Guaíba Lake is one of the most important water resources of the state of Rio Grande do Sul (Malabarba et al., 2004). The water body lies on a SE-NW axis, being about 50km × 12km with an area of about 500 km2 and depths ranging from 5 to 6 metres (Malabarba et al., 2004). Lake Guaíba basin covers the most populous area with the largest concentration of economic activities in the state of Rio Grande do Sul. There are 5.9 million inhabitants (56% of the state population), spread over 251 municipalities (54% of cities). Guaíba Lake supplies the major city of Porto Alegre and neighbouring municipalities, reaching 1,500,000 inhabitants. Due to the high human concentration and industries, the lake receives a large amount of domestic and industrial waste from several origins, directly or through its main tributaries (Gravataí, Sinos and Caí Rivers) (FEPAM, 1992).

Guaíba lake basin drains an area of 85,950 km2 and consists of eight sub-basins, with direct discharges from rivers Vacacaí-Jacuí contributing the greatest volume of water (84.6%), followed by Caí River, Sinos River, Gravataí River and several streams, with 15.4% of the water volume (Vieira and Rangel, 1988). The lake bed and basin therefore accumulate waste from various activities of the human population in the basin (Dalto and Meneghetti, 1998).

Fish samples were taken seasonally from December 2002 until October 2004. Data were analysed in two separate periods of one year each: December 2002 to December 2003 and January to December 2004.

The samples were collected with the use of a seine net (15 m × 1.5 m; mesh size 0.5 cm) (Malabarba and Reis, 1987), at eleven locations. Six were in Guaíba Lake (Pt.1 – Gasômetro, Porto Alegre municipality (30° 02′ 06.3″ S and 51° 14′ 29.3″ W); Pt.2 – Saco da Alemoa, Eldorado do Sul municipality (29° 59′ 15.6″ S and 51° 14′ 24.1″ W); Pt.3 – Foz do Celupa, Guaíba municipality (30° 06′ 10″ S and 51° 18′ 42.4″ W); Pt.4 – Praia da Alegria, Guaíba municipality (30° 08′ 28.7″ S and 51° 18′ 53.4″ W); Pt.5 – Barra do Ribeiro, Barra do Ribeiro municipality (30° 17′ 11.4″ S and 51° 18′ 01″ W), and Pt.6 – Praia de Ipanema, Porto Alegre municipality (30° 08′ 03″ S and 51° 14′ 07″ W)) and five locations on three tributary rivers. Among these five locations, two were on the Caí River (Pt.7 – at the bridge and BR 386 highway (29° 49′ 22.6″ S and 51° 21′ 00″ W); and Pt.8 – Morretes locality, next to the mouth of the Jacuí River (29° 55′ 43.9″ S and 51° 17′ 13.8″ W), both in Nova Santa Rita municipality), one at Sinos River (Pt.9 – at the bridge and BR 386 highway (29° 52′ 36.5″ S and 51° 14′ 35.4″ W)), two on Gravataí River (Pt.10 – near RS 118 highway (29° 57′ 43.7″ S and 51° 00′ 09″ W), and Pt.11 – Passo das Canoas (29° 57′ 25.7″ S and 51° 00′ 23.2″ W), both in the Gravataí municipality) (Figure 1).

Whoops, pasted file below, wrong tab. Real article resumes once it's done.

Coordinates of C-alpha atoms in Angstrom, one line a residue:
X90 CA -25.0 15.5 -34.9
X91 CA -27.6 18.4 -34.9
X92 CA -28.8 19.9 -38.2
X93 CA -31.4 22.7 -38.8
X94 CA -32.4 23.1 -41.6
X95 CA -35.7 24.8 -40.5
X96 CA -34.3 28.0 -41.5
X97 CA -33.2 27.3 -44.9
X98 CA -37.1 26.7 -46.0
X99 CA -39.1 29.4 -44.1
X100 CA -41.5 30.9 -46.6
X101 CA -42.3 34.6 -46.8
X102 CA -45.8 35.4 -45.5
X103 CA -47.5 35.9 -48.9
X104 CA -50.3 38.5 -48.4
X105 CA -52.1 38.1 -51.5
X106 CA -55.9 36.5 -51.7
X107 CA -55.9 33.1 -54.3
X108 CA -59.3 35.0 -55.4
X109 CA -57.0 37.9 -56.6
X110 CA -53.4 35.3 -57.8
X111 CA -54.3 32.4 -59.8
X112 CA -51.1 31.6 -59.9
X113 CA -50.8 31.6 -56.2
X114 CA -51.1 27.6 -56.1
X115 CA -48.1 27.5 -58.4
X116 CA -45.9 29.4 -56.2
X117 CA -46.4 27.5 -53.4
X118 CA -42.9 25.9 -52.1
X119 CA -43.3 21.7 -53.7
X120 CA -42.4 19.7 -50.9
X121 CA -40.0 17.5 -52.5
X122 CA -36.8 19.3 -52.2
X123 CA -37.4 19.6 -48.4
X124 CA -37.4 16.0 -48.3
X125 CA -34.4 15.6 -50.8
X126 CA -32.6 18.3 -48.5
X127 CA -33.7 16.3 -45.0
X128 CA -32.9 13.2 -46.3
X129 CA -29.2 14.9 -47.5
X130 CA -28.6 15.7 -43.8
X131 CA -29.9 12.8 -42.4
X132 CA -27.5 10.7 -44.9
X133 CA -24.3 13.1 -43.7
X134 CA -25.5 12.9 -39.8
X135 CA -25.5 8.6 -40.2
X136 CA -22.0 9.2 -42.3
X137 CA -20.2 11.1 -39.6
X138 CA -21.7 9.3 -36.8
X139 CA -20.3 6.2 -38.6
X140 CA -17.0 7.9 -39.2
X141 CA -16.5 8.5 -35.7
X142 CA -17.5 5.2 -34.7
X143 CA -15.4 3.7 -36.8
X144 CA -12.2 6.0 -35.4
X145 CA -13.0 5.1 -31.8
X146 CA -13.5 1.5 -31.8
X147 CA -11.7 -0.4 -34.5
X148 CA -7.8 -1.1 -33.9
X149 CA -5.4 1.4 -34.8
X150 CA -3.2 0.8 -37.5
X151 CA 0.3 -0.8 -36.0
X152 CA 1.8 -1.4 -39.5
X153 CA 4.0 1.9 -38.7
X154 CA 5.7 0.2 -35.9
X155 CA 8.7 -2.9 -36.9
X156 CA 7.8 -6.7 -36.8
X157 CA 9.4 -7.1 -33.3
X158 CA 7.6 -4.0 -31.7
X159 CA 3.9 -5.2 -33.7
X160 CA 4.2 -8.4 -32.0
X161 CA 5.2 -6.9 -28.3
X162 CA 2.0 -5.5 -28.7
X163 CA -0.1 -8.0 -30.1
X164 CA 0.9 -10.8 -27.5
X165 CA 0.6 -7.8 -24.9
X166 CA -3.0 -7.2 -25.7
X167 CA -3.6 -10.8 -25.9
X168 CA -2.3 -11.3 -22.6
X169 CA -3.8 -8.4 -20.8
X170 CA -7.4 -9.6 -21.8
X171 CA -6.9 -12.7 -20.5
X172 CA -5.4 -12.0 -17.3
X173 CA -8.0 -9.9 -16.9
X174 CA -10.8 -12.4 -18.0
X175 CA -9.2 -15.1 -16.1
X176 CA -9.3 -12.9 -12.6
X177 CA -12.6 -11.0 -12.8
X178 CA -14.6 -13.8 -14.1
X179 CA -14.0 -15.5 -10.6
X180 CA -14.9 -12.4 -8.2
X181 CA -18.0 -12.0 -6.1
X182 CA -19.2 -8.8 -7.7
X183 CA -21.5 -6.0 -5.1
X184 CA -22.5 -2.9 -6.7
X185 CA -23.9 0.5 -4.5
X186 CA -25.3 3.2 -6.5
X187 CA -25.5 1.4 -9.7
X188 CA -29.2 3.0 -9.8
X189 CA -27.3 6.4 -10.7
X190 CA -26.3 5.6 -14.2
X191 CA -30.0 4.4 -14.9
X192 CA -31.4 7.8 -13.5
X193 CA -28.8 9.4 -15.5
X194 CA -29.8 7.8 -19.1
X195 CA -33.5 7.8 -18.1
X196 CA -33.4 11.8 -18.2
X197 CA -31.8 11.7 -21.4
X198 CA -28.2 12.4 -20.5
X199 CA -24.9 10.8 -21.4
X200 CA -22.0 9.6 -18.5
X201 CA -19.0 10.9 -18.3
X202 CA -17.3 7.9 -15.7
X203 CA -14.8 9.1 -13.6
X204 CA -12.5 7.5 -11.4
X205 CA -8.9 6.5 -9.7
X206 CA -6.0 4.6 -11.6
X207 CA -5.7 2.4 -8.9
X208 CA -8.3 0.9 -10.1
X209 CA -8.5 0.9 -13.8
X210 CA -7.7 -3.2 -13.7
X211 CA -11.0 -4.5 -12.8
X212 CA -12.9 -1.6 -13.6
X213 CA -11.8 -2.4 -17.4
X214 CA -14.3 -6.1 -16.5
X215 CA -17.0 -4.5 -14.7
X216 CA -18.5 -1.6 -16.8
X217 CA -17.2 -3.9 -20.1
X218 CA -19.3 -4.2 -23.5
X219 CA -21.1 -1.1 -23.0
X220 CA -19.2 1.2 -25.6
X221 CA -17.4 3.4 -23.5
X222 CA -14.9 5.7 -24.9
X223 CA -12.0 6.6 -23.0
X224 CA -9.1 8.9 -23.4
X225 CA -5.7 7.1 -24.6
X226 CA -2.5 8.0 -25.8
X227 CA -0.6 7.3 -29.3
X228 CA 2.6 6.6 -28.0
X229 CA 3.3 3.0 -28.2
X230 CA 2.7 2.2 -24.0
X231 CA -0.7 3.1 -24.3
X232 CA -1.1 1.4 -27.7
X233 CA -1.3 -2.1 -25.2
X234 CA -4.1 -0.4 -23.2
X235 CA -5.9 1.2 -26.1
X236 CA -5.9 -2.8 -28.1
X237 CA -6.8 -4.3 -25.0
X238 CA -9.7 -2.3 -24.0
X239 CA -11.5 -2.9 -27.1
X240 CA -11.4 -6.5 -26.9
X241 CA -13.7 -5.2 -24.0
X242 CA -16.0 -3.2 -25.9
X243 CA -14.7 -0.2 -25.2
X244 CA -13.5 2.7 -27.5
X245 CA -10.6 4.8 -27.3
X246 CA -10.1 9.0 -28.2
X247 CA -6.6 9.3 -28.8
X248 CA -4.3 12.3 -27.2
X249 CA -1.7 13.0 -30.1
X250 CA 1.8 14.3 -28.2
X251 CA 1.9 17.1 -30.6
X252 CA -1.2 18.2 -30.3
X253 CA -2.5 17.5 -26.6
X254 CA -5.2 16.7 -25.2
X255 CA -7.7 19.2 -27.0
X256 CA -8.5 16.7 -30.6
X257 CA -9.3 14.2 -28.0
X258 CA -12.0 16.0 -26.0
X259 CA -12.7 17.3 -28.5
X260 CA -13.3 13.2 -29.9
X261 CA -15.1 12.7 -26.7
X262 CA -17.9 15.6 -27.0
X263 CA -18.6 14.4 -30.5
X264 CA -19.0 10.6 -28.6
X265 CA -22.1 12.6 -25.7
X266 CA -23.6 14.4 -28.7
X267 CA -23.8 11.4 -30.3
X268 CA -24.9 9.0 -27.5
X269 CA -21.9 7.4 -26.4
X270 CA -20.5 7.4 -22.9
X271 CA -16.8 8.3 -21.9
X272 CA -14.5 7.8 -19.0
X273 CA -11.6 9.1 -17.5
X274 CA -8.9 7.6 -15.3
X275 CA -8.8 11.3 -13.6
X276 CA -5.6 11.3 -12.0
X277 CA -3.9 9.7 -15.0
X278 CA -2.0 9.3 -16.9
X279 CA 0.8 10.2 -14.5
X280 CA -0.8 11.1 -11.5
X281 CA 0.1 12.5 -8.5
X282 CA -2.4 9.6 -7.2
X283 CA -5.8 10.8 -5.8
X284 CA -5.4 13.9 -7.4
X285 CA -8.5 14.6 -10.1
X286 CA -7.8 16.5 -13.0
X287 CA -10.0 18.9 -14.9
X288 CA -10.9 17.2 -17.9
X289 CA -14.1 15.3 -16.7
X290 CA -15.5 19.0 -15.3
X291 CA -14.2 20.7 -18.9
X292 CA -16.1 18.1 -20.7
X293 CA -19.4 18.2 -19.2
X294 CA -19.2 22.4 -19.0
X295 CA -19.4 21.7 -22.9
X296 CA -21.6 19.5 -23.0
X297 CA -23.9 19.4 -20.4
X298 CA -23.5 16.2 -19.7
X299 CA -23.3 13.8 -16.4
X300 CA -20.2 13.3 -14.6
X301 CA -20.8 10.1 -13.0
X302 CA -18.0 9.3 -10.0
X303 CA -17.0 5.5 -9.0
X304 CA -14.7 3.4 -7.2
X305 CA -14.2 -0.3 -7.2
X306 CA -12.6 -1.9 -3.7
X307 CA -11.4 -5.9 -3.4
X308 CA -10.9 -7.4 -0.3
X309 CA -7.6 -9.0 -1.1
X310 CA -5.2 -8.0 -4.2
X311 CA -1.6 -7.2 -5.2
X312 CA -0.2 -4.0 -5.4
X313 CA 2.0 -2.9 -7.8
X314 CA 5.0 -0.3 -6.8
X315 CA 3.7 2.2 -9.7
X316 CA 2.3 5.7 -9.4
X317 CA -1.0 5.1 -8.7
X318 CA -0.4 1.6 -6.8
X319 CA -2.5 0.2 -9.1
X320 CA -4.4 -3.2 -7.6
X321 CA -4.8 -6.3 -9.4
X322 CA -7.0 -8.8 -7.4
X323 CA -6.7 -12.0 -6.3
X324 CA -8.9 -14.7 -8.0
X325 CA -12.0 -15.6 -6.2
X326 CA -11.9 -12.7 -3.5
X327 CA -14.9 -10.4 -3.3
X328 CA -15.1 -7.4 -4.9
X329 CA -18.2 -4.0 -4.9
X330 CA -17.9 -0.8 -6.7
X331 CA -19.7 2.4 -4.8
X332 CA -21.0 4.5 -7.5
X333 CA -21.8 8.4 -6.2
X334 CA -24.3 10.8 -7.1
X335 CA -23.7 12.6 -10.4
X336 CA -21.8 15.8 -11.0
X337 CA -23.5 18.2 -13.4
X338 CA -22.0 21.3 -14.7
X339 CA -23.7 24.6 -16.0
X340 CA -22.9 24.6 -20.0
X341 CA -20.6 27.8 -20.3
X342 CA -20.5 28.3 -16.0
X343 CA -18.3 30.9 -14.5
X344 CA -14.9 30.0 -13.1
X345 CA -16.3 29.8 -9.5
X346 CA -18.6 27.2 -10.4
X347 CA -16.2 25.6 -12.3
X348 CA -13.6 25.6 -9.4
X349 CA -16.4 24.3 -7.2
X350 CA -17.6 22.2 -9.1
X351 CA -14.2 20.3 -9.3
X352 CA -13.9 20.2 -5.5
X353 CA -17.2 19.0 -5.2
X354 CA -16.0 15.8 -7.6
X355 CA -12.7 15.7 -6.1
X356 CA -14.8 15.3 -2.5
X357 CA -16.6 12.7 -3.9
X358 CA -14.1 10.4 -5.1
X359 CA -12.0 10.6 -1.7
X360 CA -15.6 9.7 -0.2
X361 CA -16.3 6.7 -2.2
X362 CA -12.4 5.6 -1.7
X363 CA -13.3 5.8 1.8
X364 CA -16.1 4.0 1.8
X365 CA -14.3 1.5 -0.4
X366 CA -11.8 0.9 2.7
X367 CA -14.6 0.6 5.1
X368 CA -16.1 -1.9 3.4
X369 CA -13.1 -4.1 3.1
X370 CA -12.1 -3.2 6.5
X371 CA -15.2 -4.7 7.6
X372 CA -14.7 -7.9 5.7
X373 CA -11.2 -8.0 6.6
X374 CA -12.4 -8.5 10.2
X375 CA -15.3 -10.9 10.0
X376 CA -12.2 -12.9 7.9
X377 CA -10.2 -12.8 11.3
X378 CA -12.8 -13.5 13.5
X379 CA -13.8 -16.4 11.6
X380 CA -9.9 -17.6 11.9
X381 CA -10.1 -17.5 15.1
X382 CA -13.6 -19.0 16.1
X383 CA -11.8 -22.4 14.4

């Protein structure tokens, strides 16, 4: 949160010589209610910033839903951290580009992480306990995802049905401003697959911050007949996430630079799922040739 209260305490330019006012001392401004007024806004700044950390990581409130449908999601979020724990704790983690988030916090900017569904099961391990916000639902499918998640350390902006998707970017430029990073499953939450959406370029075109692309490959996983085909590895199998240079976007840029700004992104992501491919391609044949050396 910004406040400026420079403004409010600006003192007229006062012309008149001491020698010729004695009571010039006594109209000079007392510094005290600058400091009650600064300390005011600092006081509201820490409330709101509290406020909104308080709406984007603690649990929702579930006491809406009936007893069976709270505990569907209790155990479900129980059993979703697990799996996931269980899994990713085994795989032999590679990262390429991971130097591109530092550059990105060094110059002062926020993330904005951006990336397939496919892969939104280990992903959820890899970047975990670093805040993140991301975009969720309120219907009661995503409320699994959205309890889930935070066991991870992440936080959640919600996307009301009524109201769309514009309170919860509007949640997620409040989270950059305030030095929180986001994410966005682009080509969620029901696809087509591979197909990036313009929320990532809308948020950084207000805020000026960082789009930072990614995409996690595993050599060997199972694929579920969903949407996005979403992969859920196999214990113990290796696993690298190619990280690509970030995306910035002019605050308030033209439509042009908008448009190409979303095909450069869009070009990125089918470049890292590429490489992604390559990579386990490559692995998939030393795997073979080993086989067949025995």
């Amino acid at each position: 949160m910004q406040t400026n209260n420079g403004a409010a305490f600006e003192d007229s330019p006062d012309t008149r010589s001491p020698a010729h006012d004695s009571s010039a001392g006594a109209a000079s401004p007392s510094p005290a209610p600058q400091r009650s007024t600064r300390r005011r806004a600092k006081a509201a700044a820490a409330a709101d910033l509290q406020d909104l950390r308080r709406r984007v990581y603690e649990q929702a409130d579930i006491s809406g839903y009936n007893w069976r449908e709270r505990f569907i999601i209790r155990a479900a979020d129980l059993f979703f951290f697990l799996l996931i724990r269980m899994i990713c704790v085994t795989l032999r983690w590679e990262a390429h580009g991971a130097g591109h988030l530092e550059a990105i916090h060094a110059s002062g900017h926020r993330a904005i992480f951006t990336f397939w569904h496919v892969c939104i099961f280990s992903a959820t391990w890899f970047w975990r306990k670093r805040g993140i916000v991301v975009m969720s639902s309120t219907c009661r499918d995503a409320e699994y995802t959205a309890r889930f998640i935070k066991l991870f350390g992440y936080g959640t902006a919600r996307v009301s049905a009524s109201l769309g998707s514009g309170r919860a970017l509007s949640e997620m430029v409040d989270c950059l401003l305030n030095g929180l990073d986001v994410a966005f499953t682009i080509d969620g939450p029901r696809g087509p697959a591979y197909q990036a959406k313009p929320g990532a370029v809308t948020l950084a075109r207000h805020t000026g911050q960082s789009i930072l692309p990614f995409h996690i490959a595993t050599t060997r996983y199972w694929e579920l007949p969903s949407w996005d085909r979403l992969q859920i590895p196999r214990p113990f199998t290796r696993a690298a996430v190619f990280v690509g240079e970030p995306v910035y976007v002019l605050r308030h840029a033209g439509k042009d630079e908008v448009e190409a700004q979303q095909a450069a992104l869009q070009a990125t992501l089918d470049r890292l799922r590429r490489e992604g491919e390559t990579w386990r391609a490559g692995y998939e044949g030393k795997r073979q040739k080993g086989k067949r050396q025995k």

Figure 1. Map of the State of Rio Grande do Sul (Brazil) and, in detail, the Lake Guaíba basin showing the flowing rivers and sampling sites. 1 – Gasômetro, 2 – Saco da Alemoa, 3 – Foz do Celupa, 4 – Praia da Alegria, 5 – Barra do Ribeiro, 6 – Praia de Ipanema, 7 – Caí, 8 – Caí-Jacuí, 9 – Sinos, 10 – GravataíRS118 and 11 – GravataíPC (Extracted from Flores-Lopes and Thomaz, 2011).